Second, we are enhancing our ability to act early and to help other countries to deal with the issue at source before it reaches the United Kingdom. In the Foreign Office we are sponsoring projects, using our global network of Embassies and Consulates to help other parts of British Government, whether the police, DfID or SOCA to share their knowledge and expertise with other nations. We have identified a number of countries who are a source of trafficked individuals to the United Kingdom, and we have put together a joint programme of work to deal with the problem. We aim to raise awareness of the issue and support local law enforcement to build up their capacity to identify and interdict criminals in their own countries.
Third, we are improving our work at the border with a smarter, more targeted approach that aims to address the very specific and unique aspects of the trade in people. This means we are training our staff to identify the signs of human trafficking and developing specialist teams to directly combat organised immigration crime. We currently have 750 investigators in 46 teams tackling the problem.
Finally, we are strengthening our enforcement against the practice of trafficking here in the UK. We are improving our intelligence cooperation between law enforcement agencies. We have also set up a centralised online service, the National Referral Mechanism, so that experts in the field from SOCA, the police, or the Crown Prosecution Service can collaborate and share expertise without duplicating effort.
There are still areas in which we can develop further and do more to link together different law enforcement agencies. There are limits to our information technology systems that we can tackle in the future. This will be something that is addressed when the National Crime Agency is built late next year.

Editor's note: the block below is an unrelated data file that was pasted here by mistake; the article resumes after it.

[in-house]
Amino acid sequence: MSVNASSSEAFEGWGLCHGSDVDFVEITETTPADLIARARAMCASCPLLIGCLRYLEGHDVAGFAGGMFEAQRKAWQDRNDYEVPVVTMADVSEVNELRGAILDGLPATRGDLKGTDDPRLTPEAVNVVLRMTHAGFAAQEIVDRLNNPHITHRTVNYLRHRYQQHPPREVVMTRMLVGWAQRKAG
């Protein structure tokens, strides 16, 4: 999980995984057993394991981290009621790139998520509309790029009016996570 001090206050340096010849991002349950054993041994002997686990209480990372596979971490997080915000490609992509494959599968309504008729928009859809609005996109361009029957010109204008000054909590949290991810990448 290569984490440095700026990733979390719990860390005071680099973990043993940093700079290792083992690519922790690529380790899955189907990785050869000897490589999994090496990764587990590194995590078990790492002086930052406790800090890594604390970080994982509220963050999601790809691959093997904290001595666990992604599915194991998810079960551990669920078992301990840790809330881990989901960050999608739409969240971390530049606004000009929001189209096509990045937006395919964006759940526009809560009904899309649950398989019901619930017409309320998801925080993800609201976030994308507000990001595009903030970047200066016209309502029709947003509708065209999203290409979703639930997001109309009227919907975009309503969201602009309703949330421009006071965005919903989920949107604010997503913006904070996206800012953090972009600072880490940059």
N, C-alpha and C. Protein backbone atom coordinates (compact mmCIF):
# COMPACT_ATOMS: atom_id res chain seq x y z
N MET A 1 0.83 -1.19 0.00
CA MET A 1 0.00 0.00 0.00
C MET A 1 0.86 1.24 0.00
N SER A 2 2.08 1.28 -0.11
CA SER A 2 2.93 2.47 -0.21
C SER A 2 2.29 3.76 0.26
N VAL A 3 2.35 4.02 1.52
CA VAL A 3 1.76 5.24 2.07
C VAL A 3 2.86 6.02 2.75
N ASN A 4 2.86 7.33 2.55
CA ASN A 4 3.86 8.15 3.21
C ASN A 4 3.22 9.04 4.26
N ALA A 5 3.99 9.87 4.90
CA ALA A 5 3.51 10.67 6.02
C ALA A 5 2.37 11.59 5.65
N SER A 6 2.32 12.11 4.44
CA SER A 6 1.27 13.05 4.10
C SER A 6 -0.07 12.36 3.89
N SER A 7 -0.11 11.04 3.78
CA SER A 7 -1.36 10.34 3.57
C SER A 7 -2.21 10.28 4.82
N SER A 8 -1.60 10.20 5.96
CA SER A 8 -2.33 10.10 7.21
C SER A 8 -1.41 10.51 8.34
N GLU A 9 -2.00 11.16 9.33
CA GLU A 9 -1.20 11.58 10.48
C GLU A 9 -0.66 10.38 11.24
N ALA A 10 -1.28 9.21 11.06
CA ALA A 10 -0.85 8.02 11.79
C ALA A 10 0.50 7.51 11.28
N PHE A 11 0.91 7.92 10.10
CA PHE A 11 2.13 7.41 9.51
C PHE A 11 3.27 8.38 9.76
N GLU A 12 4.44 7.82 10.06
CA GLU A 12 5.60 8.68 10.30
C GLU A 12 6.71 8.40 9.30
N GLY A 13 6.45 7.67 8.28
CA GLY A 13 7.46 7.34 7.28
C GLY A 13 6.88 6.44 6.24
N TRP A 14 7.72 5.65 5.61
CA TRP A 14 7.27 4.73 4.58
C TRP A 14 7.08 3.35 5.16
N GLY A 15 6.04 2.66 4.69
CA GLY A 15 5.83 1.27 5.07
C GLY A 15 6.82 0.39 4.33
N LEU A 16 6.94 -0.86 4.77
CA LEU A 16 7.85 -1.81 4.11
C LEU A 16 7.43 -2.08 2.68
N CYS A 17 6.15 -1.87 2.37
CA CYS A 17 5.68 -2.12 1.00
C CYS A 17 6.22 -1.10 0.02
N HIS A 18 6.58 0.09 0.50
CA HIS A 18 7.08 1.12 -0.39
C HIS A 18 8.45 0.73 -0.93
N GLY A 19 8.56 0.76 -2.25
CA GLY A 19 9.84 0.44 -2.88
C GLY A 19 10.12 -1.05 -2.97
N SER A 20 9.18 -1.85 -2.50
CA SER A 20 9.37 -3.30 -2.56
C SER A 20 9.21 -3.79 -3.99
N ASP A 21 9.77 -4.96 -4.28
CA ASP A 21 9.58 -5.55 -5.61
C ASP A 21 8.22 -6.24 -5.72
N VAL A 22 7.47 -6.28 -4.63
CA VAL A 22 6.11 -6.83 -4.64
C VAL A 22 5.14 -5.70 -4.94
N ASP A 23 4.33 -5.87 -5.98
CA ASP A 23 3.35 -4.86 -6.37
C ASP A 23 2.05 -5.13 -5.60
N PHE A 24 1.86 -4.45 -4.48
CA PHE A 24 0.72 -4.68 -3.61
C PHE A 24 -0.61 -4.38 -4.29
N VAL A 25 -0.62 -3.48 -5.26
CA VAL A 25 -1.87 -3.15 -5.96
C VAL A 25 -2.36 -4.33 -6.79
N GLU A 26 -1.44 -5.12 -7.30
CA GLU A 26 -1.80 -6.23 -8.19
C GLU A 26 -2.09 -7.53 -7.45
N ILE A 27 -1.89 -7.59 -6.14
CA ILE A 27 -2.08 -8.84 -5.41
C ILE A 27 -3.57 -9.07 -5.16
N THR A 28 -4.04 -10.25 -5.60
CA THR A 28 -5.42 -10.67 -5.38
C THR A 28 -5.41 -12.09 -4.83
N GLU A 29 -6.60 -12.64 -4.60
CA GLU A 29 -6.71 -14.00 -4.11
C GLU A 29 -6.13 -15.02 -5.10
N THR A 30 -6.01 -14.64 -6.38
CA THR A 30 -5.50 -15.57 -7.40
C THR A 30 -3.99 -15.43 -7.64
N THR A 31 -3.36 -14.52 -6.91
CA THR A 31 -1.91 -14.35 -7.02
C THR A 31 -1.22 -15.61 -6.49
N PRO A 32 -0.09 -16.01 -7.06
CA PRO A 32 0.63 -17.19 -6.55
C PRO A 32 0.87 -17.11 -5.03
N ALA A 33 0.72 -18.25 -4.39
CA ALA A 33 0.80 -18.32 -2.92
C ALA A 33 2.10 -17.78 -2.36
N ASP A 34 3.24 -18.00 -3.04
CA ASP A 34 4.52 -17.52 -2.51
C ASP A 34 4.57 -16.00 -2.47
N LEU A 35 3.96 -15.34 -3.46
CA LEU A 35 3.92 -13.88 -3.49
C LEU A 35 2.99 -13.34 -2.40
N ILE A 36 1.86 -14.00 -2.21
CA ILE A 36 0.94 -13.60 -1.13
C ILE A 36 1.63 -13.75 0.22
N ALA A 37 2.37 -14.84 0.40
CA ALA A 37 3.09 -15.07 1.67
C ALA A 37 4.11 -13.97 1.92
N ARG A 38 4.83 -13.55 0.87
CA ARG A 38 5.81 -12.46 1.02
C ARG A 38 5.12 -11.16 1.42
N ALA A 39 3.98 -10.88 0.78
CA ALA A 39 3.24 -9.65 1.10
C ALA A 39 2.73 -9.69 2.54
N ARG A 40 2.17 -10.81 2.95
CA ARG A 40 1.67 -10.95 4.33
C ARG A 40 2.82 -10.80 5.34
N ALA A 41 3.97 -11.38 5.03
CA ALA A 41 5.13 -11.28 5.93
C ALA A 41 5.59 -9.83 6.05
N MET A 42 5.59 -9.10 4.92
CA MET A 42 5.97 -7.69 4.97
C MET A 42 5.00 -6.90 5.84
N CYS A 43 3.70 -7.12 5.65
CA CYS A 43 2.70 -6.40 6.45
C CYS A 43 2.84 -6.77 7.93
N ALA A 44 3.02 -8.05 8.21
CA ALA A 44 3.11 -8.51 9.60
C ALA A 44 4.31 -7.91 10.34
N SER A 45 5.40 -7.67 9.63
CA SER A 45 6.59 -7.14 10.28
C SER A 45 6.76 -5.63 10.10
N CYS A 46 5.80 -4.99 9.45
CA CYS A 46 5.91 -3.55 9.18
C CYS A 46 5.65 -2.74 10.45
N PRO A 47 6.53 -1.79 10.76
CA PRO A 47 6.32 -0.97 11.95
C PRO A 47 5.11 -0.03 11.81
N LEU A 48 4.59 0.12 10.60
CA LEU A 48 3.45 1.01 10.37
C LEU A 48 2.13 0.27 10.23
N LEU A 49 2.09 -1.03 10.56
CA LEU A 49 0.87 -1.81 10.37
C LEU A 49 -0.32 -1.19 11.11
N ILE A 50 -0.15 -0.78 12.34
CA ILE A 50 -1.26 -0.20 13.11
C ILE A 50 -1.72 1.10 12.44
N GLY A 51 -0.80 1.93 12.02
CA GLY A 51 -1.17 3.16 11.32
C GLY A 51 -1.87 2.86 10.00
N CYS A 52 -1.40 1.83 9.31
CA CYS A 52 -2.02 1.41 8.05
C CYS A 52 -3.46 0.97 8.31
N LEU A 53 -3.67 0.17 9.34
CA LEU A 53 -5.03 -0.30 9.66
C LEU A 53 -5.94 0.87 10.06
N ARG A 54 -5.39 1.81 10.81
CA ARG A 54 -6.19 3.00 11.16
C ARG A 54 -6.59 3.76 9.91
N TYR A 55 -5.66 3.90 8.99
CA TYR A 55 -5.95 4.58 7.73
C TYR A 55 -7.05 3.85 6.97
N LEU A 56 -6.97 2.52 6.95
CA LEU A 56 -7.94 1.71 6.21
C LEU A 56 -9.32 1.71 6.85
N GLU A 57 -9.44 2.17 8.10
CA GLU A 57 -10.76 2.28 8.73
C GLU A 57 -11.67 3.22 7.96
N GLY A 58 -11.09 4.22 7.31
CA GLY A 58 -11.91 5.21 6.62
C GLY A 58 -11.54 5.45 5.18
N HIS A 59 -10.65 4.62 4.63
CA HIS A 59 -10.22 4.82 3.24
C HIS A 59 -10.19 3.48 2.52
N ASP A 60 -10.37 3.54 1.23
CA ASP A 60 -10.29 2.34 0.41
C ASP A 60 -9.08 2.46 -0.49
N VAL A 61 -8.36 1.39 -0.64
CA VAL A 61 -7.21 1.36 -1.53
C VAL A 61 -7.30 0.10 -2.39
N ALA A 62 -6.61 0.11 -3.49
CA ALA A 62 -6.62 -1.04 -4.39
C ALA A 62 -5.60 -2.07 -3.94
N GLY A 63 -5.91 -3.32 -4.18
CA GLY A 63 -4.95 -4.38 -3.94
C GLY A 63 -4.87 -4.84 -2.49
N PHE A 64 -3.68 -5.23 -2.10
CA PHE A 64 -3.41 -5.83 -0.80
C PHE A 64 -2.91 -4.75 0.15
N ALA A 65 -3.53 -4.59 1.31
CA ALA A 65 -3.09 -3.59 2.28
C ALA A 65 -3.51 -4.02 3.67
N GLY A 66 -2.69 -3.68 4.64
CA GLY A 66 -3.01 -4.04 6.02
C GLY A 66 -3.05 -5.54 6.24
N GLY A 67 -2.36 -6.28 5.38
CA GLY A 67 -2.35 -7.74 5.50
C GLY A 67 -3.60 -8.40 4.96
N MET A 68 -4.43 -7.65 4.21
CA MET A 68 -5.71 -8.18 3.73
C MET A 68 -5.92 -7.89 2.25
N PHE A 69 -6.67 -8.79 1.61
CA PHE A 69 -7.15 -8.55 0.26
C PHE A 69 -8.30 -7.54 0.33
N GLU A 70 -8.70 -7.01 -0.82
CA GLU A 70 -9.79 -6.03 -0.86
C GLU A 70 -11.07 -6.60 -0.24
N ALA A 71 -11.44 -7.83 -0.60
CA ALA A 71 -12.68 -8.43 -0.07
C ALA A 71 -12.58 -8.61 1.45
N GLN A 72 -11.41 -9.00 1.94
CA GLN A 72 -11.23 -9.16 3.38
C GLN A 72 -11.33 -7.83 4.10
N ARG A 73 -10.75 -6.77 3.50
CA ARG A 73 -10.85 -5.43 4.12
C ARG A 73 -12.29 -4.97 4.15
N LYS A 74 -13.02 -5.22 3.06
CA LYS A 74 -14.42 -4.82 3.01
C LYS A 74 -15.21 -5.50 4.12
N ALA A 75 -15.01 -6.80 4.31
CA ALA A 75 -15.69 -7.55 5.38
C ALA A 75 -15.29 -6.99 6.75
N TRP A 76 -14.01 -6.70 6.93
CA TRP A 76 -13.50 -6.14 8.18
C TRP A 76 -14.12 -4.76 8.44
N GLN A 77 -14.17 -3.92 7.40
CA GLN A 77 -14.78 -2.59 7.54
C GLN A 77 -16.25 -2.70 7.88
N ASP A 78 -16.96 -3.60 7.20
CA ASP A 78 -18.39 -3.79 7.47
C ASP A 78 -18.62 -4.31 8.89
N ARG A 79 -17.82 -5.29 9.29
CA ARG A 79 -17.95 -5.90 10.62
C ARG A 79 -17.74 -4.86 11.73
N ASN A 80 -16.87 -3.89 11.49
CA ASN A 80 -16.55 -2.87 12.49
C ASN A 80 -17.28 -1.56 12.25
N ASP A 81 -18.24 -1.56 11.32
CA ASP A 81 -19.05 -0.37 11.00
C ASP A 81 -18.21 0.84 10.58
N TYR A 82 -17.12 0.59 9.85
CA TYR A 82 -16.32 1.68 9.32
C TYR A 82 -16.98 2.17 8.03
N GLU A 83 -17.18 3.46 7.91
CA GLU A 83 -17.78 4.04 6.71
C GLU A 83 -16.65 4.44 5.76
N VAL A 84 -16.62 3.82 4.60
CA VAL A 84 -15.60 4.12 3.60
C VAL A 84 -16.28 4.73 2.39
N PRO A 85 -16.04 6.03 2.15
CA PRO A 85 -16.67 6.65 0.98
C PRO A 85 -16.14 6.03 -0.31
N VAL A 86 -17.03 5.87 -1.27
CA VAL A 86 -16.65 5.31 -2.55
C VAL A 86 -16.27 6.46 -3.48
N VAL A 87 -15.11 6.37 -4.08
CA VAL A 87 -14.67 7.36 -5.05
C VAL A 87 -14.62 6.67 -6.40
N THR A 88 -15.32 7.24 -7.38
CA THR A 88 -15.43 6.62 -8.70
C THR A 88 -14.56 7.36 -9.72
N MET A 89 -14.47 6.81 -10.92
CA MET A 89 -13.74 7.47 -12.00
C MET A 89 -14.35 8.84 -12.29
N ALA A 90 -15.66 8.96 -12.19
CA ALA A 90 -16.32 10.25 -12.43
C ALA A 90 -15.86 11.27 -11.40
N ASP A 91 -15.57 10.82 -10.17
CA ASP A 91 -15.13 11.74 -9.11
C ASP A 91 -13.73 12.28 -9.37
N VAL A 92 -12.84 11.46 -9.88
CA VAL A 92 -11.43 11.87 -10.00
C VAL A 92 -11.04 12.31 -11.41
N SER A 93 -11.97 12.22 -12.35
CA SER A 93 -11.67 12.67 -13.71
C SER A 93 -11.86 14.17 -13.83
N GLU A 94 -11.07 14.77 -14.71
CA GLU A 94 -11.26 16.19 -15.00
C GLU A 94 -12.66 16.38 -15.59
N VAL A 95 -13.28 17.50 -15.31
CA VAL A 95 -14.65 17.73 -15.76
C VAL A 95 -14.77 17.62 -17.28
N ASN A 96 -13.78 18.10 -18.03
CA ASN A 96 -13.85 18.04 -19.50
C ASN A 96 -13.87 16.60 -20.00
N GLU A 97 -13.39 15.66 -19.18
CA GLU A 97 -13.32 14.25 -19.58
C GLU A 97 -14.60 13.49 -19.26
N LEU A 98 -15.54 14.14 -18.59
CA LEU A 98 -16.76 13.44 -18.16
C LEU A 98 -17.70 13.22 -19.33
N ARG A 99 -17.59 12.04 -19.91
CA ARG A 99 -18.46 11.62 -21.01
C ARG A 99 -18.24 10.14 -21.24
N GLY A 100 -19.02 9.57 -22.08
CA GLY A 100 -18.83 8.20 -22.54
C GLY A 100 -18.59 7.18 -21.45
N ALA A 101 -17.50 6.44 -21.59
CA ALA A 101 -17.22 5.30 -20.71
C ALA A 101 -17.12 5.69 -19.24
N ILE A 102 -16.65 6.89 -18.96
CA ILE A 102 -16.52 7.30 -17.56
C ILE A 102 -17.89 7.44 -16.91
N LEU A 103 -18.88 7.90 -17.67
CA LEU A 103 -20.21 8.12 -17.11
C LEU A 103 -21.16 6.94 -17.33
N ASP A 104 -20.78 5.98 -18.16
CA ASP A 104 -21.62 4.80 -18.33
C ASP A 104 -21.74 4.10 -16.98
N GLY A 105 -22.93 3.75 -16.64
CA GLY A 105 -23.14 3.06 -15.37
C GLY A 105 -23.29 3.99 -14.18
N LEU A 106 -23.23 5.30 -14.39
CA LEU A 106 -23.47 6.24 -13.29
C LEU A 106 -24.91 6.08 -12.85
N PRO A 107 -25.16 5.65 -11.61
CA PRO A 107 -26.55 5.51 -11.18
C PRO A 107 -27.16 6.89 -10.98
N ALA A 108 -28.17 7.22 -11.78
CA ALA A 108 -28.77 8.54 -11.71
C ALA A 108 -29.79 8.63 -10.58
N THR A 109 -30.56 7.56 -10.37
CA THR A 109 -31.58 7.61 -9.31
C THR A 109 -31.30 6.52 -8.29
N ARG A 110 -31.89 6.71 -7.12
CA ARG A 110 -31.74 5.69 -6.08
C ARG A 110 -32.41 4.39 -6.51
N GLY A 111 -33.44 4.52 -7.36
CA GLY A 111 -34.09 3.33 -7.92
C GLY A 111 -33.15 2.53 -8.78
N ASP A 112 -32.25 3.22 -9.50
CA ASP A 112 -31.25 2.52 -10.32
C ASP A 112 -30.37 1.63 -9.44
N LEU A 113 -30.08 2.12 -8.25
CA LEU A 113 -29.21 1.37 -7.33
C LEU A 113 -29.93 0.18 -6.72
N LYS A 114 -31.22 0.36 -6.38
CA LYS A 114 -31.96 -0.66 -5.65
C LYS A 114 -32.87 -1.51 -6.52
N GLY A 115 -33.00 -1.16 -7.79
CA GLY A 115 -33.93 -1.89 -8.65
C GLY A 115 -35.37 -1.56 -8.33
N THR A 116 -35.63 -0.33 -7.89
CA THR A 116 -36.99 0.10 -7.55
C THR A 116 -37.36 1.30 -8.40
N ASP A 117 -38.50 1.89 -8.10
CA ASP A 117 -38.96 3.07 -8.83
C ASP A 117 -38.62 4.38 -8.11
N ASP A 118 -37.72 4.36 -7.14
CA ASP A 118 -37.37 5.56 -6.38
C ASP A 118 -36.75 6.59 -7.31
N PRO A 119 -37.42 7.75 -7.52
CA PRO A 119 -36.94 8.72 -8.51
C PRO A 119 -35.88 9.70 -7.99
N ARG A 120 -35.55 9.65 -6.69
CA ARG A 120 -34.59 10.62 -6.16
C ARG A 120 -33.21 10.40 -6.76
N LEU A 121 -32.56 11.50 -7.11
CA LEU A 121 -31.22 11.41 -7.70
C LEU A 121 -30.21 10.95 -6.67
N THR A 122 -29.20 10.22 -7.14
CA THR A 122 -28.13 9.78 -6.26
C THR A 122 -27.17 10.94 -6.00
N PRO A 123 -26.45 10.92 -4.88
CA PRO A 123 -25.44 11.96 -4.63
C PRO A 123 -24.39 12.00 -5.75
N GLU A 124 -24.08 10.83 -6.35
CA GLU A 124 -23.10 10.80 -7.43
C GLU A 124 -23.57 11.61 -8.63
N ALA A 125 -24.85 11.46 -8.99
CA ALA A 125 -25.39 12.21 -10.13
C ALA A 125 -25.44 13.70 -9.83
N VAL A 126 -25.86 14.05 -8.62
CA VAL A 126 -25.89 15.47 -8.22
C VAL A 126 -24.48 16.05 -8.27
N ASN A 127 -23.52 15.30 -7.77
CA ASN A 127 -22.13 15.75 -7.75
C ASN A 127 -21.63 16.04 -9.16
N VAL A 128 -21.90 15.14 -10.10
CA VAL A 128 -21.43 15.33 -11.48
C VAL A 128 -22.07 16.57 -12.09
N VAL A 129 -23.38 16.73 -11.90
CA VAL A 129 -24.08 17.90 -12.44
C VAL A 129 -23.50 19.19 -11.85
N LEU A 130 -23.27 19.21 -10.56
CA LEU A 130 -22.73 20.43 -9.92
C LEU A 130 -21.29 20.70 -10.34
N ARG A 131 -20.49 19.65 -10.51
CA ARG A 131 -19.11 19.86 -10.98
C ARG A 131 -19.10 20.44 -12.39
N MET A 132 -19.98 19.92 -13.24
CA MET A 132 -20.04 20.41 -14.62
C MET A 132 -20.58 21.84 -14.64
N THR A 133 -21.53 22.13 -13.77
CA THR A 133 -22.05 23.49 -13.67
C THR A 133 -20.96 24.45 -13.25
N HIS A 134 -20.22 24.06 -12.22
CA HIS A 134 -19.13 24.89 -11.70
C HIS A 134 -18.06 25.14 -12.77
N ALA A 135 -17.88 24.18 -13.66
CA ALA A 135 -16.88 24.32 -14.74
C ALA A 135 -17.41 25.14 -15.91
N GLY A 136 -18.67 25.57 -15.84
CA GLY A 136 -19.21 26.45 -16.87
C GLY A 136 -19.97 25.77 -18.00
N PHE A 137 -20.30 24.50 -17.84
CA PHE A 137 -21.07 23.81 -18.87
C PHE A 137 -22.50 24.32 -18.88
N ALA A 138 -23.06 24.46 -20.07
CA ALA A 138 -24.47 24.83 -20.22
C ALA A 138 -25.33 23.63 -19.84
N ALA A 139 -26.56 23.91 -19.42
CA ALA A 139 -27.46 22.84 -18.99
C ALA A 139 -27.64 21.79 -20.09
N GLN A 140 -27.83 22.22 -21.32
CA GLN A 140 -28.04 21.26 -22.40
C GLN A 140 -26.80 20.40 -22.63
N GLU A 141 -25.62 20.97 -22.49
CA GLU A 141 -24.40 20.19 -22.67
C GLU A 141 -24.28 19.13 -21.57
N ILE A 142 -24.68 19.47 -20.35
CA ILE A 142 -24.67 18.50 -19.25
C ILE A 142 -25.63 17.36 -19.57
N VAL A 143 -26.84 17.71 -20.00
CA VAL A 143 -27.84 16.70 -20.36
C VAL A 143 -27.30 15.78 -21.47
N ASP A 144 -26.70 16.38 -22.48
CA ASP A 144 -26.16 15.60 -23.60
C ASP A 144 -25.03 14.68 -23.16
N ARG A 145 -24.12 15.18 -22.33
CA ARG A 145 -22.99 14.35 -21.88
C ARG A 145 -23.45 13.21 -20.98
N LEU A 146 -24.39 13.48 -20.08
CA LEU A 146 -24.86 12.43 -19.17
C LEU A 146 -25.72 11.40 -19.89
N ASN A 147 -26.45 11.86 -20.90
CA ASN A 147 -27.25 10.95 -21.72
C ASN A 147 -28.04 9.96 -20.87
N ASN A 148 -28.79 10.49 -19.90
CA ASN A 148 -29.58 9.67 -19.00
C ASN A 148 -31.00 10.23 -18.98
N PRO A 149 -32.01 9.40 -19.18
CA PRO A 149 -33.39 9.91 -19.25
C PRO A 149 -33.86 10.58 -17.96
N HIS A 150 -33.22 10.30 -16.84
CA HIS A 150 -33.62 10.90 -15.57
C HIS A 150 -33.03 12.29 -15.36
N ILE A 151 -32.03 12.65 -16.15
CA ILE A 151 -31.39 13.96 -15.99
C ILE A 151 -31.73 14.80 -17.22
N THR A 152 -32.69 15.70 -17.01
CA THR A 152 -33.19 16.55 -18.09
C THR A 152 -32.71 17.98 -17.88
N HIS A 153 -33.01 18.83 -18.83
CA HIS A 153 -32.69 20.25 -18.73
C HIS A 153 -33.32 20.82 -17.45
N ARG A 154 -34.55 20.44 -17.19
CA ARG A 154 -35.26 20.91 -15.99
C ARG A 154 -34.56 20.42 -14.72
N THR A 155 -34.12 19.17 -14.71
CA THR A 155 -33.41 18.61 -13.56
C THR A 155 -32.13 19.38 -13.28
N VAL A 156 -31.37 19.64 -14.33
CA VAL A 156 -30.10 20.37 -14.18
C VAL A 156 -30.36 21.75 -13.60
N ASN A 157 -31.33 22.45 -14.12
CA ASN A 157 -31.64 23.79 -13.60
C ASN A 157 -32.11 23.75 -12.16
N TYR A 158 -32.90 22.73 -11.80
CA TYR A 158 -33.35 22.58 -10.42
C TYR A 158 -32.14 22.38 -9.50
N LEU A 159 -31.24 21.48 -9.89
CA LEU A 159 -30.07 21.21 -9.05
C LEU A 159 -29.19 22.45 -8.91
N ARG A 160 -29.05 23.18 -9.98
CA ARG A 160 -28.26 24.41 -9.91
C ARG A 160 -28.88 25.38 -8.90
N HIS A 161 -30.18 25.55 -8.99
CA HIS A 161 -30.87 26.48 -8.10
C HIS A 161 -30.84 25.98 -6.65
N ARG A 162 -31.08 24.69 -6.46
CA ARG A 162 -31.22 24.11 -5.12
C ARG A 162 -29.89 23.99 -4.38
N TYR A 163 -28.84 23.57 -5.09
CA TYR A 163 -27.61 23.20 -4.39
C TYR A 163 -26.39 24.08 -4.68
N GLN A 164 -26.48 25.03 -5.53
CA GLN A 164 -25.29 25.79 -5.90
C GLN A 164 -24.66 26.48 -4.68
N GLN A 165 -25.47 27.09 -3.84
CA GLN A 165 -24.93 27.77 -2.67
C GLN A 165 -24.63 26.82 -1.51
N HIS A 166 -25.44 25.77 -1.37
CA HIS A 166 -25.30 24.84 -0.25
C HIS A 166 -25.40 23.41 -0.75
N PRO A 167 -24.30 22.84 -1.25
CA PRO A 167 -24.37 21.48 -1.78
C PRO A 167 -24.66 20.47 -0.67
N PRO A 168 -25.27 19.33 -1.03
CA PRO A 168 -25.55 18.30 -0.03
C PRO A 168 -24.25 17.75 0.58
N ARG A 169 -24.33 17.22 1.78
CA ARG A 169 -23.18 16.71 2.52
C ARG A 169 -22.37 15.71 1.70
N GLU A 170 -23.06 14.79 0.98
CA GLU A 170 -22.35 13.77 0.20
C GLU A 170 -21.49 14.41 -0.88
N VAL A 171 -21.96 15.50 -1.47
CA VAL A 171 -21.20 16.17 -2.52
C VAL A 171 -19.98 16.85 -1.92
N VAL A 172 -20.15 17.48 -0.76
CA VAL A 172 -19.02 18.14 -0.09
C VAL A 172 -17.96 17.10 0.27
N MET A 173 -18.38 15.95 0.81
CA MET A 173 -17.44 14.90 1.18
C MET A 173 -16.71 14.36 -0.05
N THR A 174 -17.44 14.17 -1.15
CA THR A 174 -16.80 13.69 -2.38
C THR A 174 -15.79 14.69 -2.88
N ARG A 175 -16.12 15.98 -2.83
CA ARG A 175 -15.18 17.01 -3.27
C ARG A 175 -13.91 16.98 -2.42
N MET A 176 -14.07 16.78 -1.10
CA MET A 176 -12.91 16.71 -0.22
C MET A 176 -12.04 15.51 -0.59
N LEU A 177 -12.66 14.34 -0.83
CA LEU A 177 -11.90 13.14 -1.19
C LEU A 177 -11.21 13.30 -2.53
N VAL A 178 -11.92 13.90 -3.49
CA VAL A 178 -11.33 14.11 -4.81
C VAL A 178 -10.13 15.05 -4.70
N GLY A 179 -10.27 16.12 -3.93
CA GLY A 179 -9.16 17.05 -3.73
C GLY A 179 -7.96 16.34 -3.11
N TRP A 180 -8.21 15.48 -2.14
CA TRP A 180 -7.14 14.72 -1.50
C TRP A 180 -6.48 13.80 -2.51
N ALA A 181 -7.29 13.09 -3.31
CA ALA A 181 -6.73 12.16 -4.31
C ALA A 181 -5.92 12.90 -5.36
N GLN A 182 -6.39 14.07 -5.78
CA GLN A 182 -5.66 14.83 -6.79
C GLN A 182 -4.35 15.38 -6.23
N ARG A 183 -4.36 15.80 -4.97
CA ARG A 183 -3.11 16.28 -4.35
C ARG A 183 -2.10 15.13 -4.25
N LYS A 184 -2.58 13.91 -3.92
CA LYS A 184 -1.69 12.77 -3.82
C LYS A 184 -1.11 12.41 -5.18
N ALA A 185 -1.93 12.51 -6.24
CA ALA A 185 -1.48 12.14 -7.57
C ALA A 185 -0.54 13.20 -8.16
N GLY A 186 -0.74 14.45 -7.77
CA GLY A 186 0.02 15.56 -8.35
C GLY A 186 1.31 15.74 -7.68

This sort of collaborative working is also something that we are looking to improve between countries as well as domestically.
As with many issues, such as terrorism, climate change or the drugs trade; human trafficking is a transnational threat; one that has no respect for borders and boundaries; one that we cannot inure ourselves against through unilateral action alone.
The London Metropolitan Police already run joint investigations with their Polish, Bulgarian and Romanian counterparts. In fact we have recently signed a cooperation agreement with Romania specifically to fight human trafficking, demonstrating the commitment of both of our countries to tackling it. I hope that we can further strengthen and deepen the work of these collaborations in the future and increase the number the countries that we are able to work with.